- The **Table API** is a declarative DSL centered around *tables*, which may be dynamically
changing tables (when representing streams).
    -    The [Table API](../dev/table_api.html) follows the (extended) relational model: Tables
have a schema attached (similar to tables in relational databases)
    +    The [Table API](../dev/table_api.html) follows the (extended) relational model. Tables
have a schema attached (similar to tables in relational databases)
         and the API offers comparable operations, such as select, project, join, group-by,
aggregate, etc.
    -    Table API programs declaratively define *what logical operation should be done* rather
than specifying exactly
    -   *how the code for the operation looks*. Though the Table API is extensible by various
types of user-defined
    +    Table API programs declaratively define *what logical operation should to perform*
rather than specifying
    +   *how the code for the operation looks*. The Table API is extensible by various types
of user-defined
         functions, it is less expressive than the *Core APIs*, but more concise to use (less
code to write).
    -    In addition, Table API programs also go through an optimizer that applies optimization
rules before execution.
    +    Table API programs also go through an optimizer that applies optimization rules before
execution.
     
    -    One can seamlessly convert between tables and *DataStream*/*DataSet*, allowing programs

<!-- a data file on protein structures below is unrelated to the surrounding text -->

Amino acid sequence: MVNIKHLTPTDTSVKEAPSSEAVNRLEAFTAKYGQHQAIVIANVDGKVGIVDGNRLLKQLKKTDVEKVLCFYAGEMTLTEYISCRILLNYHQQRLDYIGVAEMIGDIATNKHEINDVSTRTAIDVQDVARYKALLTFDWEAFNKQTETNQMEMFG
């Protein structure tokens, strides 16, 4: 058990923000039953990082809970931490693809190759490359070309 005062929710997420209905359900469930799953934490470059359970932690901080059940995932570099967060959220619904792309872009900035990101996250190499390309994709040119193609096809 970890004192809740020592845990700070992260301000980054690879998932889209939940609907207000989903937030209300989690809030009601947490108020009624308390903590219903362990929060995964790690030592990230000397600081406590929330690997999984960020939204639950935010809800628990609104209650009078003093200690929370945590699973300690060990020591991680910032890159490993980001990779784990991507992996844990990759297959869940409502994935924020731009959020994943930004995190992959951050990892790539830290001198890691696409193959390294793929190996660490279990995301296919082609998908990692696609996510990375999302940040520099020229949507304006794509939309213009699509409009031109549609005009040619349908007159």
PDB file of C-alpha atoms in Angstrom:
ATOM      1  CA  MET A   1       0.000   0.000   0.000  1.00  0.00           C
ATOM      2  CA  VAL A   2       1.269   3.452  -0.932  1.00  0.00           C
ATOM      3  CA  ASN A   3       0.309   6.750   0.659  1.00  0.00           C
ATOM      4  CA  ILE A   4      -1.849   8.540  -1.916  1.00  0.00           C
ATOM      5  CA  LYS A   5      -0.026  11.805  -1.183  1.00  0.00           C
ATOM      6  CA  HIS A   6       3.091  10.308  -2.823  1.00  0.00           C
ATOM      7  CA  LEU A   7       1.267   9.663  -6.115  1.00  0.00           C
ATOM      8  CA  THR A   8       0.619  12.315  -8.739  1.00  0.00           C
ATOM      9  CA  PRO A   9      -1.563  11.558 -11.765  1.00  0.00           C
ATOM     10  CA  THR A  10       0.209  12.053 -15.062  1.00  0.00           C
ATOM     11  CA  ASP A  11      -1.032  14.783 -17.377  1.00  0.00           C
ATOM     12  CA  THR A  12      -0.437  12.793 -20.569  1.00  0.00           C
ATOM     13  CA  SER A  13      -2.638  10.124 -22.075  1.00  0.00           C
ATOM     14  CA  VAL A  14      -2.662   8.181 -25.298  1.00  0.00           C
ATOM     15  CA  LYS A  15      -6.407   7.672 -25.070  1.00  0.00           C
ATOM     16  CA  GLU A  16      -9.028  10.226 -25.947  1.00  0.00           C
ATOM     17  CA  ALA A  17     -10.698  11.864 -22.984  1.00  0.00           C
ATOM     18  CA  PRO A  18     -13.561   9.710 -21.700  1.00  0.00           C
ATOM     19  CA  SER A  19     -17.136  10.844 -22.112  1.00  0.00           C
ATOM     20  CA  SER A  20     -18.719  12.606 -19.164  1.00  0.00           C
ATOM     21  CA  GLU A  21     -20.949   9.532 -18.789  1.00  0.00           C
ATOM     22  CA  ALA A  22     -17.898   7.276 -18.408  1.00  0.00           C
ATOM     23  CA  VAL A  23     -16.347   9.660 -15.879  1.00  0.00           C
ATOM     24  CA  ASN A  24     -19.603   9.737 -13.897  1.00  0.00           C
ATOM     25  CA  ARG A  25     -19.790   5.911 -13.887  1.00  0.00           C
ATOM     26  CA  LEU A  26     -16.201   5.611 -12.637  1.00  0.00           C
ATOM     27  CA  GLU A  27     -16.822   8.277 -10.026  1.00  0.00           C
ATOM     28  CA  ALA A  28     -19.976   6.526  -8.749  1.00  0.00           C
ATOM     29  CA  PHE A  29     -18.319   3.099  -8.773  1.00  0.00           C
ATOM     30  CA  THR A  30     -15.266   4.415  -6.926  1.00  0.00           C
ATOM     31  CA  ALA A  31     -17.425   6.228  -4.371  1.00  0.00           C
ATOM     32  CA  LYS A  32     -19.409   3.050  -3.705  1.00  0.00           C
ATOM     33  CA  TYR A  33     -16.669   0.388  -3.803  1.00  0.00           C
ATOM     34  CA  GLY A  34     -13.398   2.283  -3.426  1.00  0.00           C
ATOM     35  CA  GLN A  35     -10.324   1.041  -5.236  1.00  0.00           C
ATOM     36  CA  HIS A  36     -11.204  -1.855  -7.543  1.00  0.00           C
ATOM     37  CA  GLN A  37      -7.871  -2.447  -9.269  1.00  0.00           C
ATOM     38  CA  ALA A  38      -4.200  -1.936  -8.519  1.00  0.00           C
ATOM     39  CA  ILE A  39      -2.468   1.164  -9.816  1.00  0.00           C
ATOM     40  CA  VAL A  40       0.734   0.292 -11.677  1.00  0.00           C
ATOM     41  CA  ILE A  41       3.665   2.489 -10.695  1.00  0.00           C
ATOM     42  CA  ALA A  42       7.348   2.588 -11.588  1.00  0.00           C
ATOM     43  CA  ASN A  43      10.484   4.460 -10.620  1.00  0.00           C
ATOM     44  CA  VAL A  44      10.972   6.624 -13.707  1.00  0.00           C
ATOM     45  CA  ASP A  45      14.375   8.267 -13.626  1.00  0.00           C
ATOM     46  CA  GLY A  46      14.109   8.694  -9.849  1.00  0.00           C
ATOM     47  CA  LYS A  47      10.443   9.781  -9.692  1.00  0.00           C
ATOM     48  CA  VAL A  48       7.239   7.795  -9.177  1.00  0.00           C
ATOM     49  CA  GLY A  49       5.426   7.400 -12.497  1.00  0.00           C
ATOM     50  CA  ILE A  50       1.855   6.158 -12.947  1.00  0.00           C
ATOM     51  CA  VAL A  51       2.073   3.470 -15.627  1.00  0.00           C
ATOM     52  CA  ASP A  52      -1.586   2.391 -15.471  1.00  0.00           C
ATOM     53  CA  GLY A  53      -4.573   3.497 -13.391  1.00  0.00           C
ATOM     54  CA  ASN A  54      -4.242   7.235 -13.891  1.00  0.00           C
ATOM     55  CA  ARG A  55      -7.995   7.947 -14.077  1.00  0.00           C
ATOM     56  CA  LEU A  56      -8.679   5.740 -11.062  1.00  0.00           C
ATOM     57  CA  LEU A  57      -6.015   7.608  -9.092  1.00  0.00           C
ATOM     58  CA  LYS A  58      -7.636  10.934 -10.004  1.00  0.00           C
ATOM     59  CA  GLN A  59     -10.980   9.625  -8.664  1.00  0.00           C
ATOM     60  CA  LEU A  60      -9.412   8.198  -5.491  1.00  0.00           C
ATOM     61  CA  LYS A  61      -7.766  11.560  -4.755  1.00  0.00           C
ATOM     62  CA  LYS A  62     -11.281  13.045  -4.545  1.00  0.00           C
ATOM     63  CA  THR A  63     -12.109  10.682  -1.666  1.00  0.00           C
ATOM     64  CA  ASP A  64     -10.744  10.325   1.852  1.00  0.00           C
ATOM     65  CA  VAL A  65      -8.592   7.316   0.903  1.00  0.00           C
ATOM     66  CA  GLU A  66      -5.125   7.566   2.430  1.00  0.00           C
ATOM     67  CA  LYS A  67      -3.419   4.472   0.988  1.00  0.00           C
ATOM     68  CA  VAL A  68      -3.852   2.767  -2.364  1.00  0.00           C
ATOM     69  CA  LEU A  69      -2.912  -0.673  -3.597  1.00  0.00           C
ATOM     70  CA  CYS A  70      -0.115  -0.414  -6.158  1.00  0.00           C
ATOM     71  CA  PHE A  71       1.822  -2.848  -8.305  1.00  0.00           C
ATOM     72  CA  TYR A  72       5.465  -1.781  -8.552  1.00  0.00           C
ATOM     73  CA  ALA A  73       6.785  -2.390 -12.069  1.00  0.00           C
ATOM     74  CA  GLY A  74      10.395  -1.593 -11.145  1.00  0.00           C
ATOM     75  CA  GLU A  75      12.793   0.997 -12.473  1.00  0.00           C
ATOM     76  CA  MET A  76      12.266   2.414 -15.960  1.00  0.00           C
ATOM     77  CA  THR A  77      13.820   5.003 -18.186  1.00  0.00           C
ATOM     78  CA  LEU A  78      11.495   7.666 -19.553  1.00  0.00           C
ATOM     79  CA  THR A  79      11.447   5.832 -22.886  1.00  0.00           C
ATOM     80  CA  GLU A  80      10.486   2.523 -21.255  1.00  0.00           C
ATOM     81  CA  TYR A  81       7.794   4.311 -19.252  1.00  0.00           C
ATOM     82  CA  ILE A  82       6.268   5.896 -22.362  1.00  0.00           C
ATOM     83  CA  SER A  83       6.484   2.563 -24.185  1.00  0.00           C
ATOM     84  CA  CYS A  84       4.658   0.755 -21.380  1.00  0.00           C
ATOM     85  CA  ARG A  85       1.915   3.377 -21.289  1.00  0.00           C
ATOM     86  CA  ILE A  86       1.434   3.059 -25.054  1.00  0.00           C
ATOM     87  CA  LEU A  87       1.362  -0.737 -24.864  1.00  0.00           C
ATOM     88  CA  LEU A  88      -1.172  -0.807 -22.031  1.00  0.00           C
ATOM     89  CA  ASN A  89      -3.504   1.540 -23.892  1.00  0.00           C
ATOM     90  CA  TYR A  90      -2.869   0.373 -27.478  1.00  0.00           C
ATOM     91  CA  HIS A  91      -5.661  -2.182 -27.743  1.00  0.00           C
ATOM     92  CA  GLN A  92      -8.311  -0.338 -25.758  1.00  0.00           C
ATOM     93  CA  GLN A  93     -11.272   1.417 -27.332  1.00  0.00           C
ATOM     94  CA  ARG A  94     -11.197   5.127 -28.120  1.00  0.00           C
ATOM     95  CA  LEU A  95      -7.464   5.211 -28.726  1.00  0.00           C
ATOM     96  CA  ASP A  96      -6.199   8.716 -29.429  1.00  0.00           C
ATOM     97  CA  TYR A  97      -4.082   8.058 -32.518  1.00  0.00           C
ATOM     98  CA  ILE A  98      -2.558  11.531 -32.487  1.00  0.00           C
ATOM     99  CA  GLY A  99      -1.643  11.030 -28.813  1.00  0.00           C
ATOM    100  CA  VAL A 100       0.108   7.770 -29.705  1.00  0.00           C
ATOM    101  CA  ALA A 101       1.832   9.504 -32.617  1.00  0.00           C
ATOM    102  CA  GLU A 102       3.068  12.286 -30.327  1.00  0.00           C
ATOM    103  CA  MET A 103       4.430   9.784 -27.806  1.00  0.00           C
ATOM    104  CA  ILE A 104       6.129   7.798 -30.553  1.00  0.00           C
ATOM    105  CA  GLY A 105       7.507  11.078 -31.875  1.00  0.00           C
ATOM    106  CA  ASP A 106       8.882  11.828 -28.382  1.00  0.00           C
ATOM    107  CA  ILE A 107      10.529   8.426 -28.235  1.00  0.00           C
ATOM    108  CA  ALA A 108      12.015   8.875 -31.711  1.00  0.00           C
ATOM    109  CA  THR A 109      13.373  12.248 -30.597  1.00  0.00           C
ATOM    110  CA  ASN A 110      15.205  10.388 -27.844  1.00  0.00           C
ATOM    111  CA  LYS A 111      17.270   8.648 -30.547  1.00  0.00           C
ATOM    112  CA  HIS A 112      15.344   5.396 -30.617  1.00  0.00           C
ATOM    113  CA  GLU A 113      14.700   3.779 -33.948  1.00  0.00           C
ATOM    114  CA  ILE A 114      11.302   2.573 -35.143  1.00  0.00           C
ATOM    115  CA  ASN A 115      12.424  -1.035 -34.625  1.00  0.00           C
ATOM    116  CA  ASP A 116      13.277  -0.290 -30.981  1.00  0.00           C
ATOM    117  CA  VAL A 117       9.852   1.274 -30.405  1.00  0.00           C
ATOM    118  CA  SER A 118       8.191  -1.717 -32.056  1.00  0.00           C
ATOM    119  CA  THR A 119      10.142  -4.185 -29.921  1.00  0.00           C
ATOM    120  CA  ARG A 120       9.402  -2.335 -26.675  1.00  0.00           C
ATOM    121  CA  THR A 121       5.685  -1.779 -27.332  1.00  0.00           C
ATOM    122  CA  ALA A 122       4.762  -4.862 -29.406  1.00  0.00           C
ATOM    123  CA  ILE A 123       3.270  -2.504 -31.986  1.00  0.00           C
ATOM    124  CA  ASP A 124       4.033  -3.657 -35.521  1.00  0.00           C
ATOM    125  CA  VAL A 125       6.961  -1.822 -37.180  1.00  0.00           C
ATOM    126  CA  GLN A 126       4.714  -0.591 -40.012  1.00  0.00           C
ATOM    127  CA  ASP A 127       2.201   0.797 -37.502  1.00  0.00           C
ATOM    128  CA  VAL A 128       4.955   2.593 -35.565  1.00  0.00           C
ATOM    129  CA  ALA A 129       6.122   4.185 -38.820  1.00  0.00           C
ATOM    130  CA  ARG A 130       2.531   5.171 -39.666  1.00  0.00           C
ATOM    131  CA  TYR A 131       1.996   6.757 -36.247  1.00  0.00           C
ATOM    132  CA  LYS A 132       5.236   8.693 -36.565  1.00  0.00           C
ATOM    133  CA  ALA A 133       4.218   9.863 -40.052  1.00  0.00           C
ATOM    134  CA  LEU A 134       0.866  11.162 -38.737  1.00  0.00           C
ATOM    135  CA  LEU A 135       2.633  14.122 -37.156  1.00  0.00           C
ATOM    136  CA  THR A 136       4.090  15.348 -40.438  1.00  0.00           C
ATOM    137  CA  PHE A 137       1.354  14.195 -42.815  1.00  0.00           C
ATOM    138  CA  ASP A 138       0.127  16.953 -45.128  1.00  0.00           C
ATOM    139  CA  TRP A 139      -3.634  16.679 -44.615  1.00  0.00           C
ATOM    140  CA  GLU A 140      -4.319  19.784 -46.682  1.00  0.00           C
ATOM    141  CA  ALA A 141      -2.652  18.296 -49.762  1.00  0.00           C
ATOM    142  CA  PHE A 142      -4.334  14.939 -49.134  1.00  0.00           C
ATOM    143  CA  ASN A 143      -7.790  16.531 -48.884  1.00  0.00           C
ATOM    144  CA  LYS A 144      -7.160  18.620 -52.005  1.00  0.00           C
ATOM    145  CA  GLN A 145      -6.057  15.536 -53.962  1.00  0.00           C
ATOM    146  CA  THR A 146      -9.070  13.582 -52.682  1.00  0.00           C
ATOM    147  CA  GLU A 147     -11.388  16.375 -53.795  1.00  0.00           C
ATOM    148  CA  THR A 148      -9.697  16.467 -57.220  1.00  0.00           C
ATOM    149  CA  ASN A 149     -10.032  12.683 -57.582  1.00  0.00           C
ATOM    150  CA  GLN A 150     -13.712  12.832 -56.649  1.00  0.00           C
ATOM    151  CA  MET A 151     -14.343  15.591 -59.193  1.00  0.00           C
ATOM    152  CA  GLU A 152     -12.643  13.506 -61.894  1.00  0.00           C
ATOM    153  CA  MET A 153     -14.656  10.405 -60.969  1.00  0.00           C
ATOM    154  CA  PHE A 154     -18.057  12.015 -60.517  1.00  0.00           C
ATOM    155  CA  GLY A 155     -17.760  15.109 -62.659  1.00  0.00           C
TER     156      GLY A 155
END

to mix *Table API* and with the *DataStream*
    +    You can seamlessly convert between tables and *DataStream*/*DataSet*, allowing programs
to mix *Table API* and with the *DataStream*
         and *DataSet* APIs.
     
       - The highest level abstraction offered by Flink is **SQL**. This abstraction is similar
to the *Table API* both in semantics and
         expressiveness, but represents programs as SQL query expressions.
    -    The [SQL](../dev/table_api.html#sql) abstraction closely interacts with the Table
API, and SQL queries can be executed over tables defined in the *Table API*.
    +    The [SQL](../dev/table_api.html#sql) abstraction closely interacts with the Table
API, and you can execute SQL queries over tables defined in the *Table API*.
     
     
     ## Programs and Dataflows
     
    -The basic building blocks of Flink programs are **streams** and **transformations**.
(Note that the
    -DataSets used in Flink's DataSet API are also streams internally -- more about that
    -later.) Conceptually a *stream* is a (potentially never-ending) flow of data records,
and a *transformation* is an
    +The basic building blocks of Flink programs are **streams** and **transformations**.
The
    +DataSets used in Flink's DataSet API are also streams internally, which this document
will cover later. Conceptually a *stream* is a (potentially never-ending) flow of data records,
and a *transformation* is an
    --- End diff --
    
    Needs line break.